2018 could be the warmest year on record for oceans, claims a new study, adding the oceans are warming at a much faster rate than expected.

India, with its massive coastline of nearly 7,517km is also among the most vulnerable countries to the impact of ocean-warming and rising sea levels.

The new research published in Science magazine fuels simmering concerns over the risks of climate change. The data showed more consistent, but stronger ocean warming since 1960, than previously reported by the Intergovernmental Panel on Climate Change’s Fifth Assessment Report published in 2013.

“While 2018 will be the fourth warmest year on record on the surface, it will most certainly be the warmest year on record in the oceans, as was 2017 and 2016 before that," said co-author ZekeHausfather, from University of California, Berkeley.

The warming trends raise concern because the Indian Ocean plays a major role in driving weather patterns in the sub-continent, especially for monsoon rains.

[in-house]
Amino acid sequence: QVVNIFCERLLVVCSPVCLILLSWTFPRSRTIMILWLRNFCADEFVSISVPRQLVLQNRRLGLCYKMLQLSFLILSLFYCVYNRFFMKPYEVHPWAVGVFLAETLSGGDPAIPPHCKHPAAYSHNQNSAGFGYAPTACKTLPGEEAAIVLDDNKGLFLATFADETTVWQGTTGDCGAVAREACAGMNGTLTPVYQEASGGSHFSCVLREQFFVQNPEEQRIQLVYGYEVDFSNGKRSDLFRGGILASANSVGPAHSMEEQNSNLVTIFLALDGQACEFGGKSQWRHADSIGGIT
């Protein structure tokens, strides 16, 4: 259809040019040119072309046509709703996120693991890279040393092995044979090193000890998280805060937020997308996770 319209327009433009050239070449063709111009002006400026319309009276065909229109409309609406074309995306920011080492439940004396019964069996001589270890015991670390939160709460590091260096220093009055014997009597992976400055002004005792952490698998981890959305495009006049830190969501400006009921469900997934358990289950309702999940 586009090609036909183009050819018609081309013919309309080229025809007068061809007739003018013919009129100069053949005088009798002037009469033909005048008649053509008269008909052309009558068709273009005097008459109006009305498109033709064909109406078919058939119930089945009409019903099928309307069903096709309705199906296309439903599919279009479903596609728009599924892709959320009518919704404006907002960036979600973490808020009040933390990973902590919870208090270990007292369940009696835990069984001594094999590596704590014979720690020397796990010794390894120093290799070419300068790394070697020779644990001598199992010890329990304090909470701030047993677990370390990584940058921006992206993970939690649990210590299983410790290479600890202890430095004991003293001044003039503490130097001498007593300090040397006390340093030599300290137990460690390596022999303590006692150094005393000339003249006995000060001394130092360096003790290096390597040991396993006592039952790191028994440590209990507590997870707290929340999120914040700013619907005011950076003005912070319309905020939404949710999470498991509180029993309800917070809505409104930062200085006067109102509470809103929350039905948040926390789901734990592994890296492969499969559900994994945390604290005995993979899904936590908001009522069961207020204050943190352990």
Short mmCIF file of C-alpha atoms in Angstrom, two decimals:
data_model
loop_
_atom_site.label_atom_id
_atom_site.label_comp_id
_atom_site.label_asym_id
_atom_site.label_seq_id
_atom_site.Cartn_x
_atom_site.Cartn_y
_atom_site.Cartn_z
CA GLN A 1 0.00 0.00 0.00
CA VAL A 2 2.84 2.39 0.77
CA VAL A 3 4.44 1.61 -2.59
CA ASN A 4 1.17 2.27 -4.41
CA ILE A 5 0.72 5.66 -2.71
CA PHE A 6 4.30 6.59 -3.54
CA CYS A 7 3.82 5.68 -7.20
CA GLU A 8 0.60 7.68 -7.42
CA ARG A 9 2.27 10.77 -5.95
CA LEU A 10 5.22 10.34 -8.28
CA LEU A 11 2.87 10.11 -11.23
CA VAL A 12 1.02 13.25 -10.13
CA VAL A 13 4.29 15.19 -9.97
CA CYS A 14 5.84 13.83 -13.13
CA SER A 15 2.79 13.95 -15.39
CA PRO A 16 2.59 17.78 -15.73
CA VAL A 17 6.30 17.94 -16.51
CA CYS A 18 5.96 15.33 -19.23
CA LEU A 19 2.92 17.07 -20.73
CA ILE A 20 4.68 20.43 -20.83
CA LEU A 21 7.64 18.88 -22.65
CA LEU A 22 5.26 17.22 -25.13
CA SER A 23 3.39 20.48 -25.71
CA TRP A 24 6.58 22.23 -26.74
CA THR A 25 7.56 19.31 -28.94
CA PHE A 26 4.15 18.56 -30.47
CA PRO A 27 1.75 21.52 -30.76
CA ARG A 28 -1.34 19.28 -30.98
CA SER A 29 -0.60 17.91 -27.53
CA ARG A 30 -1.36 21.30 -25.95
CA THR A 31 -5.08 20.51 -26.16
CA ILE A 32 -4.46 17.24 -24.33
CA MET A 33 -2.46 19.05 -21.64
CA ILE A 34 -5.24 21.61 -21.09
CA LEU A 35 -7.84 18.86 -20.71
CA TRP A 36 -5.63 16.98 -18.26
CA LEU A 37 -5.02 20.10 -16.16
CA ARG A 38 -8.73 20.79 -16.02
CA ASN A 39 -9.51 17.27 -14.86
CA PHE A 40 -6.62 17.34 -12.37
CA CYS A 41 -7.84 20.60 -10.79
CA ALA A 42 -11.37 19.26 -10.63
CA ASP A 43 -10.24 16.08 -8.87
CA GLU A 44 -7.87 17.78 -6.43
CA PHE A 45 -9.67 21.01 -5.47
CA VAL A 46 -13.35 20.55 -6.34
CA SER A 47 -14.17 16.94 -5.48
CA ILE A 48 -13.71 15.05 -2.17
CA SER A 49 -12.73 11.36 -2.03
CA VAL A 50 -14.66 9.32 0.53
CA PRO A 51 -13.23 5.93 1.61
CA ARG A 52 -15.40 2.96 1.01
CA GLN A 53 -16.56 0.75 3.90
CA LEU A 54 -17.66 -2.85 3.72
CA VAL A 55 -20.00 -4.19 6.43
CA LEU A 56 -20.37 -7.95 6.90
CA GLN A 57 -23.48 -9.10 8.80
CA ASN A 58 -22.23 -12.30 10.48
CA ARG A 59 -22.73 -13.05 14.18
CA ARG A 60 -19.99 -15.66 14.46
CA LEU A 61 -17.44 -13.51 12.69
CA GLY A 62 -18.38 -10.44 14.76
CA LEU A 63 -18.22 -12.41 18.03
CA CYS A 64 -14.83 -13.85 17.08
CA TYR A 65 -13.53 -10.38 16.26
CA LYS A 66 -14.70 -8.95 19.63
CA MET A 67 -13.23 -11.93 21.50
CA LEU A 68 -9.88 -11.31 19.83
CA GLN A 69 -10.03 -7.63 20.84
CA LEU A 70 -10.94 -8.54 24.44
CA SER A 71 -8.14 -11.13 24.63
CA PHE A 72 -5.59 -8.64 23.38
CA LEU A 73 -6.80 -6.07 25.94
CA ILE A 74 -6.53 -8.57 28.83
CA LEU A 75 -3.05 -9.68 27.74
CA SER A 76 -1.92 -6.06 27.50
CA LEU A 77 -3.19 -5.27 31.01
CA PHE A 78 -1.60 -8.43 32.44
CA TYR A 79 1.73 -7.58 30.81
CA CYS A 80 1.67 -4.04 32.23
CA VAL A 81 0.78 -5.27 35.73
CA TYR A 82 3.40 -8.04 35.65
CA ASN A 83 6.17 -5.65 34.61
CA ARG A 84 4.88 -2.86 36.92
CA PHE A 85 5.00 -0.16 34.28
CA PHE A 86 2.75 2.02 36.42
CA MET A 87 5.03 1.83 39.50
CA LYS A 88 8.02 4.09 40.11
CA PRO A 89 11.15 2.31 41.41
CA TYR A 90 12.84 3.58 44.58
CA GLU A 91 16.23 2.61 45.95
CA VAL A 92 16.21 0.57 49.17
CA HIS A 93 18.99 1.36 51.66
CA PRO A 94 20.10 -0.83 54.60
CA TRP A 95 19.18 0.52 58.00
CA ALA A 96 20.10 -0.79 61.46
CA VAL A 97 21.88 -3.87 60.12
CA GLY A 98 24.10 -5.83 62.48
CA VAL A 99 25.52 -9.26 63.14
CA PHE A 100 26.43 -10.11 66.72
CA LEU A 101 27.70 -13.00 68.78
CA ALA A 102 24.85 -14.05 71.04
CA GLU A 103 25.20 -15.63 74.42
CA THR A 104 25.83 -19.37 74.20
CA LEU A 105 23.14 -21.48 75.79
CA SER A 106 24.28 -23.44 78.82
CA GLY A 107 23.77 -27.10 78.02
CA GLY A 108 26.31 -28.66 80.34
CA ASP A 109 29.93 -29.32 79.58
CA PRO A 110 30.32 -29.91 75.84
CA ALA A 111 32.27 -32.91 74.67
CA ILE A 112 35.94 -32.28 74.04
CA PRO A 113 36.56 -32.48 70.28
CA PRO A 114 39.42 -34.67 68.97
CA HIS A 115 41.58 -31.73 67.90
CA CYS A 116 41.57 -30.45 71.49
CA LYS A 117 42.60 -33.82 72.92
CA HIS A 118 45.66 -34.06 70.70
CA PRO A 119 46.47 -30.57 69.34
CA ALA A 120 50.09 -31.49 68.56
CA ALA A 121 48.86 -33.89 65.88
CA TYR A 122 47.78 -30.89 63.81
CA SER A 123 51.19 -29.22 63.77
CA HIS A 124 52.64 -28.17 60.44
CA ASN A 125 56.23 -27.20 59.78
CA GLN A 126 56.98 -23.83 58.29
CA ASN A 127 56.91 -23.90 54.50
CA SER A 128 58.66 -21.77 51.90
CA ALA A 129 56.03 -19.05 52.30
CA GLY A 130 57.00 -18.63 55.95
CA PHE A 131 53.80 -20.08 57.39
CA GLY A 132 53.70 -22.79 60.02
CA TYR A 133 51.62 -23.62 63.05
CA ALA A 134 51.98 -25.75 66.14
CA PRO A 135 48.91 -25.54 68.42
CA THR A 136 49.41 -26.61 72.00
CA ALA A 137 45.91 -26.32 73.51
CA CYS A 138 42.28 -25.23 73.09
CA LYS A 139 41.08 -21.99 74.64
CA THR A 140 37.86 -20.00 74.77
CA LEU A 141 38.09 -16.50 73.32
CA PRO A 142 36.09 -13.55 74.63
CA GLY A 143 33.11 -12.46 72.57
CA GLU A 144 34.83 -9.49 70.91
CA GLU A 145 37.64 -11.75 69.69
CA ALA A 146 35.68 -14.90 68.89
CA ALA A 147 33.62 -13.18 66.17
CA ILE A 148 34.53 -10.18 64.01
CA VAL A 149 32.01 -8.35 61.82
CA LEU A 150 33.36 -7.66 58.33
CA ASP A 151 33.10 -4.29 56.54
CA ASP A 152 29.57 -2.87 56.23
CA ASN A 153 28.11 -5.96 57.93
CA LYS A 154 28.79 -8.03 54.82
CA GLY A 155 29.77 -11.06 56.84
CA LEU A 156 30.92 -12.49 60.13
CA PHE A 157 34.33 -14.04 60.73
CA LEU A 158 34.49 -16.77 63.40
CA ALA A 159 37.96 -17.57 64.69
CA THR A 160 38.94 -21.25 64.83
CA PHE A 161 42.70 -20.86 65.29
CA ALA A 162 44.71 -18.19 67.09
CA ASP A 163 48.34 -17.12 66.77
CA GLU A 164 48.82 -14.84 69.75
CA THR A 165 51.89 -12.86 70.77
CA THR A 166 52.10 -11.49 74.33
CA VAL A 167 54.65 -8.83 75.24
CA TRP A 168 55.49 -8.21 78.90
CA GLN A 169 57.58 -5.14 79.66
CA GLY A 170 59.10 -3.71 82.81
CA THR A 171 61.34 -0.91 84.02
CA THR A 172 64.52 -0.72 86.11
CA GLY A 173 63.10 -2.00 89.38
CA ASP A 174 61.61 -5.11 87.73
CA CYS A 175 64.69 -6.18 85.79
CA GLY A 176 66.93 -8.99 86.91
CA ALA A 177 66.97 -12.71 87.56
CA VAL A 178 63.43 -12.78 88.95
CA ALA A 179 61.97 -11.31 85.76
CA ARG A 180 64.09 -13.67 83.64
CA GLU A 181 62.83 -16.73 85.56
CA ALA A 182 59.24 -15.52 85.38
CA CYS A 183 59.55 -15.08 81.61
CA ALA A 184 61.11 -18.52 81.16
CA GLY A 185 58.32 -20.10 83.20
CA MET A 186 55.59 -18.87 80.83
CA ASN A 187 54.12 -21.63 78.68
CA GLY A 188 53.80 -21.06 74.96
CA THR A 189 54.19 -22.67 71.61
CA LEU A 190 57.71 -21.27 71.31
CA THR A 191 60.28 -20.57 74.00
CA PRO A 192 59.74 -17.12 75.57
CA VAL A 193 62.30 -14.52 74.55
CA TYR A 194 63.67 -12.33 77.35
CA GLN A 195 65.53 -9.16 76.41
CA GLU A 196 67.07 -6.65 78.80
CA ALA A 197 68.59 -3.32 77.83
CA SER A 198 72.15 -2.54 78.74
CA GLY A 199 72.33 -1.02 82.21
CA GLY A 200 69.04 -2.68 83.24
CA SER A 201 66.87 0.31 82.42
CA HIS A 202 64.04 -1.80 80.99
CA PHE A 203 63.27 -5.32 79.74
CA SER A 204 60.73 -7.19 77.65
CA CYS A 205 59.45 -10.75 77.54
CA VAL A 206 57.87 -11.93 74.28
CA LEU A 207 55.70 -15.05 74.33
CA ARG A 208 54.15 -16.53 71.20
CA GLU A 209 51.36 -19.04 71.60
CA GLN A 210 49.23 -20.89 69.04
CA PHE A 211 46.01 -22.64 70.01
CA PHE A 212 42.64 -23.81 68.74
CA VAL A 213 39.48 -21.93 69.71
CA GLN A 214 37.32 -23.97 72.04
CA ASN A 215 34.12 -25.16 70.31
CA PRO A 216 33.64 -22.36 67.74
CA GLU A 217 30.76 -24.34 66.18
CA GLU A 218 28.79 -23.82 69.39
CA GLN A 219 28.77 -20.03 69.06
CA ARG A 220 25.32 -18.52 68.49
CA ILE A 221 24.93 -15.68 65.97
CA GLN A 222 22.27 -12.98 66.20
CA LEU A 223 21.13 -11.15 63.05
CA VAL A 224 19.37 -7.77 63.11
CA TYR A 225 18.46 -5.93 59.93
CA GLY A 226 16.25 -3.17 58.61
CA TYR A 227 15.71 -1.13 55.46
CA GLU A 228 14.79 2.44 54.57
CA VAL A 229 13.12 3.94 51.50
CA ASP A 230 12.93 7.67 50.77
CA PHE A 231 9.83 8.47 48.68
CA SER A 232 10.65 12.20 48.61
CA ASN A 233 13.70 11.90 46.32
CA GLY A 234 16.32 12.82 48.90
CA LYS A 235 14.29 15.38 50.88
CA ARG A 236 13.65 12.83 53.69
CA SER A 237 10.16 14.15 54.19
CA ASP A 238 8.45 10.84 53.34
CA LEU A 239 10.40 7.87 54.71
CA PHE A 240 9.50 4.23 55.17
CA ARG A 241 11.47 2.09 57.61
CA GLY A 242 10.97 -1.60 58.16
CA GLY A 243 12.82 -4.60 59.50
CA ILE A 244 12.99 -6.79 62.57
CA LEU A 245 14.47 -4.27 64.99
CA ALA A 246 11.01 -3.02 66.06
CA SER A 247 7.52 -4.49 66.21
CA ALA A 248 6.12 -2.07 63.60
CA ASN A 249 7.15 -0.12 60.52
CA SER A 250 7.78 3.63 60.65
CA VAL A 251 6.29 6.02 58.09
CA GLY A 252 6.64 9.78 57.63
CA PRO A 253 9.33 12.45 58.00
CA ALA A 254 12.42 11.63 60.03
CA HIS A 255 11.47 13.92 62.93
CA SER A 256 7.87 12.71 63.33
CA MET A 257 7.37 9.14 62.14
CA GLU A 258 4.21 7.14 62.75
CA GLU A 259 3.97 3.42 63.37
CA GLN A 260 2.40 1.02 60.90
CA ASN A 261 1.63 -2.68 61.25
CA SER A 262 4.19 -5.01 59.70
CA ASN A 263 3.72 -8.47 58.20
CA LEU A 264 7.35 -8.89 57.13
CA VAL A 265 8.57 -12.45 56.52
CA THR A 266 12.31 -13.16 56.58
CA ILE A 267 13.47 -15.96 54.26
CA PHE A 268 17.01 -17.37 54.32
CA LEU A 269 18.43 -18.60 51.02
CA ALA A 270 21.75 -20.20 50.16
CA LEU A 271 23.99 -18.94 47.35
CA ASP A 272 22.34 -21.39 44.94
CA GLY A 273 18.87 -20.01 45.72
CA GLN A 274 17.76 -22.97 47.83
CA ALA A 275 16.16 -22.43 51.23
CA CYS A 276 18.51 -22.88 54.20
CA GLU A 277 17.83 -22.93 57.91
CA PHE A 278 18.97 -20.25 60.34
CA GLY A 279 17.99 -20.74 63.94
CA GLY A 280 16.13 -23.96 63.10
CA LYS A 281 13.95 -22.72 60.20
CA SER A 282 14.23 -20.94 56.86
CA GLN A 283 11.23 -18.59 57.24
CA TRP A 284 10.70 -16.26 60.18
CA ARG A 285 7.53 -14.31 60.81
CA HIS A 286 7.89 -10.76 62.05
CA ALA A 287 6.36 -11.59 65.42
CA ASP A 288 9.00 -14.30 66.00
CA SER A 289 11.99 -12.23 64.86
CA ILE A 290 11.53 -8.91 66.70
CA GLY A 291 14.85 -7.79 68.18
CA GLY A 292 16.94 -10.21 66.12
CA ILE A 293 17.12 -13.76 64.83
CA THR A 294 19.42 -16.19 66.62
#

“It is true that oceans are warming at a higher rate, but Indian Ocean has been observed to be warming more rapidly than other oceans since 2000. The major question is, if it continues to warm at such higher rate, then how will it distribute that heat? Will it retain it in the intermediate layers, or finally come up and start affecting the weather patterns, which is what we are trying to understand," said S.C. Shenoi, director, Indian National Centre for Ocean Information Services (INCOIS), Hyderabad, which is under the ministry of earth sciences.

Even as oceanographers in India are trying to understand the causes for this excessive warming, a major question before them is how this warming would impact weather patterns, extreme events, especially the south-west monsoon, which is crucial for the country’s economy.

“Right now, we do not have an answer for that. But it’s the big question we are after, and studies are underway. The warming patterns of oceans will determine how the monsoon would behave in future. The current data is on global scale, which is not very detailed for our region. We have started using coupled models to study that. But we cannot jump to conclusions just yet," added Shenoi.

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